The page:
R. A. Queen, B. M. Gribbon, C. James, P. Jack and A. J. Flavell, “Retrotransposon-Based Molecular Markers for Linkage and Genetic Diversity Analysis in Wheat,” Molecular Genetics and Genomics, Vol. 271, No. 1, 2004, pp. 91-97. doi:10.1007/s00438-003-0960-x
 E. Al-Ahmar, N. Haider and H. Azzam, “Genetic Relationships among Aegilops L. Species Using DNA Molecular Markers,” General Commission for Scientific Agricultural Research, Gene Bank Division, Faculty of Agriculture, Damascus University, Syria, 2010.
 G. T. Konstantinos and P. J. Bebeli, “Genetic Diversity of Greek Aegilops Species Using Different Types of Nuclear Genome Markers,” Molecular Phylogenetics and Evolution, Vol. 56, No. 3, 2010, pp. 951-961.
 M. W. van Slageren, “Wild Wheats: A Monograph of Aegilops L. and Amblyopyrum (Jaub. & Spach) Eig (Poaceae),” Wageningen Agricultural University Press, Wageningen, 1994.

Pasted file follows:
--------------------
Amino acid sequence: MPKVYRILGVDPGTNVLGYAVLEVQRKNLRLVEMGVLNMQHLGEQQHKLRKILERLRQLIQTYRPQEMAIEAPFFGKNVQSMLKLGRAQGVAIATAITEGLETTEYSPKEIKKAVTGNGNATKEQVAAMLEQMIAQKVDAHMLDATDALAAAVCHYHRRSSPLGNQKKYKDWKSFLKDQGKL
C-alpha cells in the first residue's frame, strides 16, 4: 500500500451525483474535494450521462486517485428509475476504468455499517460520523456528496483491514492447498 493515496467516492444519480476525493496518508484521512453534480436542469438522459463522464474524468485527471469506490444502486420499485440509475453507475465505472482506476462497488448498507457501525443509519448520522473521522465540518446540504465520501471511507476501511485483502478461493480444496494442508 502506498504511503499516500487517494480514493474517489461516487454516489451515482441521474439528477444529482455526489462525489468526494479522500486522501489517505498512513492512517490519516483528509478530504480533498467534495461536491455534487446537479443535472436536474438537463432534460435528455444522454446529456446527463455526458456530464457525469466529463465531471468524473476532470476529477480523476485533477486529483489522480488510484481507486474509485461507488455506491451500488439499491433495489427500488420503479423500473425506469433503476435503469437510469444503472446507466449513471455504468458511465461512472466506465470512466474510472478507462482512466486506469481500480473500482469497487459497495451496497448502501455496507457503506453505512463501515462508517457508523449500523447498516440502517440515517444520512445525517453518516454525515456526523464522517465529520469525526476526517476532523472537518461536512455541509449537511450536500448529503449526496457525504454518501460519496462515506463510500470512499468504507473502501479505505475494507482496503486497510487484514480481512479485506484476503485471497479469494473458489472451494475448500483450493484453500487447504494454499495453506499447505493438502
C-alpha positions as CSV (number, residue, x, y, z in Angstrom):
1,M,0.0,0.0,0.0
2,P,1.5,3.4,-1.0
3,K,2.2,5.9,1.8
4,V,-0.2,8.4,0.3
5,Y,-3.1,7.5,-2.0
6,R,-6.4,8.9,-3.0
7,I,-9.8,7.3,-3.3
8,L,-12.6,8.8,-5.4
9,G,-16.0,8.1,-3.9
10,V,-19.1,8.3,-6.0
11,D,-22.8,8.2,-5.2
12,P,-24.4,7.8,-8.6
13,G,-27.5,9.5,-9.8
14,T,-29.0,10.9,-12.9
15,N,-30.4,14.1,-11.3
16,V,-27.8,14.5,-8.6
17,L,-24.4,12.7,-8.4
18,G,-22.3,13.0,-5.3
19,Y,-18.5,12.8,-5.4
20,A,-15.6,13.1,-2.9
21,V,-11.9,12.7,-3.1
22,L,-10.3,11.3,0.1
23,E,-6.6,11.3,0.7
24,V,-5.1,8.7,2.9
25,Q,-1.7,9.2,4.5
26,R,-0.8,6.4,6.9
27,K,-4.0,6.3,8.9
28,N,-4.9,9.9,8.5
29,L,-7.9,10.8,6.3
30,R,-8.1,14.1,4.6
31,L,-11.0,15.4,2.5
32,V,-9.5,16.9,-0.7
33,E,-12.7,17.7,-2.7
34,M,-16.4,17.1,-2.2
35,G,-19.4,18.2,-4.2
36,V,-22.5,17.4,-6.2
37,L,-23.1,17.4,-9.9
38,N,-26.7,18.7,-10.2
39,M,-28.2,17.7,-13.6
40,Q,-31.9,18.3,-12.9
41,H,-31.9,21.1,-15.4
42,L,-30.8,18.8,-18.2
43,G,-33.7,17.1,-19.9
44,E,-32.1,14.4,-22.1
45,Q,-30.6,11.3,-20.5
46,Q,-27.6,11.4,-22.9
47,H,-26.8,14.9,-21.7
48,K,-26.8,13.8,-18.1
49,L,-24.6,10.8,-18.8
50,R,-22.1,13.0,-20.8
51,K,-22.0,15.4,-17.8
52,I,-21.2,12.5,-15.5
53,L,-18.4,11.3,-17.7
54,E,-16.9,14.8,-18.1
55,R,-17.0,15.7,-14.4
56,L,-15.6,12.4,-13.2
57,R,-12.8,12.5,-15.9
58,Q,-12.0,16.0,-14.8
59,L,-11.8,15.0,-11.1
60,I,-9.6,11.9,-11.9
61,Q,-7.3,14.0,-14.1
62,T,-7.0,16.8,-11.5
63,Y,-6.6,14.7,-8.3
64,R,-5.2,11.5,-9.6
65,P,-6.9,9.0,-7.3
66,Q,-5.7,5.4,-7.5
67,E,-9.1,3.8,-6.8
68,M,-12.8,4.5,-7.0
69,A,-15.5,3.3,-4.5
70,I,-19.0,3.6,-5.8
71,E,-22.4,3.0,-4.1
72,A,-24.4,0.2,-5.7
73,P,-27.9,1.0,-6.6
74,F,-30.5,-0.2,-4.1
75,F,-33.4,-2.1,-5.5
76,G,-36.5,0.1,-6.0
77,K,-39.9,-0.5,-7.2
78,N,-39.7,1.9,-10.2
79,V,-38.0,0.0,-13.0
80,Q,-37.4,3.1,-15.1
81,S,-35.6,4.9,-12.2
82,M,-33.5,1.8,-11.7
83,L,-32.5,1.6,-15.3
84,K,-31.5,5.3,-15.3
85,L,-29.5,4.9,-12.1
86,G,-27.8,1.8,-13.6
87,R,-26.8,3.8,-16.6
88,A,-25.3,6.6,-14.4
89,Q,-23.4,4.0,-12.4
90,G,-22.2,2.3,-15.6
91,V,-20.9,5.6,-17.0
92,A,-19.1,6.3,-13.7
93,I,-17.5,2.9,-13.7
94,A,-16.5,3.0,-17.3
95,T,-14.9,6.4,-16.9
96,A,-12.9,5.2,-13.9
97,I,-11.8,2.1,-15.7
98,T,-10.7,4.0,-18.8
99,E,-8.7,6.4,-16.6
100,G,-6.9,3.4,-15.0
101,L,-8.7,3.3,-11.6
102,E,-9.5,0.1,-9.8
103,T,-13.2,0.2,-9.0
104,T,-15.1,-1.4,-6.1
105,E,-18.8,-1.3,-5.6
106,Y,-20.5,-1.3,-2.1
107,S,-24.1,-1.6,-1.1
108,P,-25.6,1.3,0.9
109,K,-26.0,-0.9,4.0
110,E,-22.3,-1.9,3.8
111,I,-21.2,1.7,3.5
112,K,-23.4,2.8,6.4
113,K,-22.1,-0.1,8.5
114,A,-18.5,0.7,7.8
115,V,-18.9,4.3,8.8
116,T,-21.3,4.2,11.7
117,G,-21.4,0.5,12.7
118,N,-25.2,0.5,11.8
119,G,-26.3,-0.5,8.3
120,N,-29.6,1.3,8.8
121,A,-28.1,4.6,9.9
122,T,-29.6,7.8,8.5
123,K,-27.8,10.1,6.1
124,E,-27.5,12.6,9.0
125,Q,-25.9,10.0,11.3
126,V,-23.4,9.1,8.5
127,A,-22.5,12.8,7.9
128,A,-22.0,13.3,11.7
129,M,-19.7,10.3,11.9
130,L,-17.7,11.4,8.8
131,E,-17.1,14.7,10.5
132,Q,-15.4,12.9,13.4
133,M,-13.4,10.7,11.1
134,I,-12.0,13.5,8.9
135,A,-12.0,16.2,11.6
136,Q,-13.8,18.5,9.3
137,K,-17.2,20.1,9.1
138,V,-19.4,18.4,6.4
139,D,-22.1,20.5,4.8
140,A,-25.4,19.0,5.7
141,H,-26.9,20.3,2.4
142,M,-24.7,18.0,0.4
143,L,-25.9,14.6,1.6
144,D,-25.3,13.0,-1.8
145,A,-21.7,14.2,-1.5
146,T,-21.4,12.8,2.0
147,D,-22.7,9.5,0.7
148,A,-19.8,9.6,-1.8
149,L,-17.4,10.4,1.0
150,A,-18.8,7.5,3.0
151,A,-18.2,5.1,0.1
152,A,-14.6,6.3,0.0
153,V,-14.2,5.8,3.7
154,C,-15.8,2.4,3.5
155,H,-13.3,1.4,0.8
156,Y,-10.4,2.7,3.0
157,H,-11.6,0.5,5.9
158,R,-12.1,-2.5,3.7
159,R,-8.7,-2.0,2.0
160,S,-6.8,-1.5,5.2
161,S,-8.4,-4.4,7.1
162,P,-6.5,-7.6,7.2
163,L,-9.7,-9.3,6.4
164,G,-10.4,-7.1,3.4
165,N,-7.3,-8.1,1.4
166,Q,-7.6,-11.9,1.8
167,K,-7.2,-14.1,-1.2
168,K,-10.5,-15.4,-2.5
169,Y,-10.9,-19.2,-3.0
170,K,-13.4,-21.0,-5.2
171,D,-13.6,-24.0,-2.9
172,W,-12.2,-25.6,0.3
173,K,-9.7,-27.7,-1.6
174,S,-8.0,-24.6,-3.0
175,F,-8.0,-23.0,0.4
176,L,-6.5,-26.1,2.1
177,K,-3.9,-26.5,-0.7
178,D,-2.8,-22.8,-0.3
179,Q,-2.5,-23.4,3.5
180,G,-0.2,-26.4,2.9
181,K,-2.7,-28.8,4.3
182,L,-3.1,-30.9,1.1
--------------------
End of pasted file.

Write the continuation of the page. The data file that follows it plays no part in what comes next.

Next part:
H. Kihara, “Consideration on the Evolution and Distribution of Aegilops Species Based on the Analyser-Method,” Cytologia, Vol. 19, No. 4, 1954, pp. 336-357.
 Y. Yen and G. Kimber, “Genomic Relationships of Triticum searsii to Other S-Genome Diploid Triticum Species,” Genome, Vol. 33, No. 3, 1990, pp. 369-373.
 T. Sasanuma, K. Chabane, T. R. Endo and J. Valkoun, “Characterization of Genetic Variation in and Phylogenetic Relationships among Diploid Aegilops Species by AFLP: Incongruity of Chloroplast and Nuclear Data,” Theoretical Applied Genetics, Vol. 108, No. 4, 2004, pp. 612-618. doi:10.1007/s00122-003-1485-8
 E. A. Salina, I. G. Adonina, T. Y. Vatolina and N. Kurata, “A Comparative Analysis of the Composition and Organization of Two Subtelomeric Repeat Families in Aegilops speltoides Tausch and Related Species, ”Genetica, Vol. 122, No. 3, 2004, pp. 227-237.
 G. Petersen, O. Seberg, M. Yde and K. Berthelsen, “Phylogenetic Relationships of Triticum and Aegilops and Evidence for the Origin of the A, B, and D Genomes of Common Wheat (Triticum aestivum),” Molecular Phylogenetics and Evolution, Vol. 39, No. 1, 2006, pp. 70-82.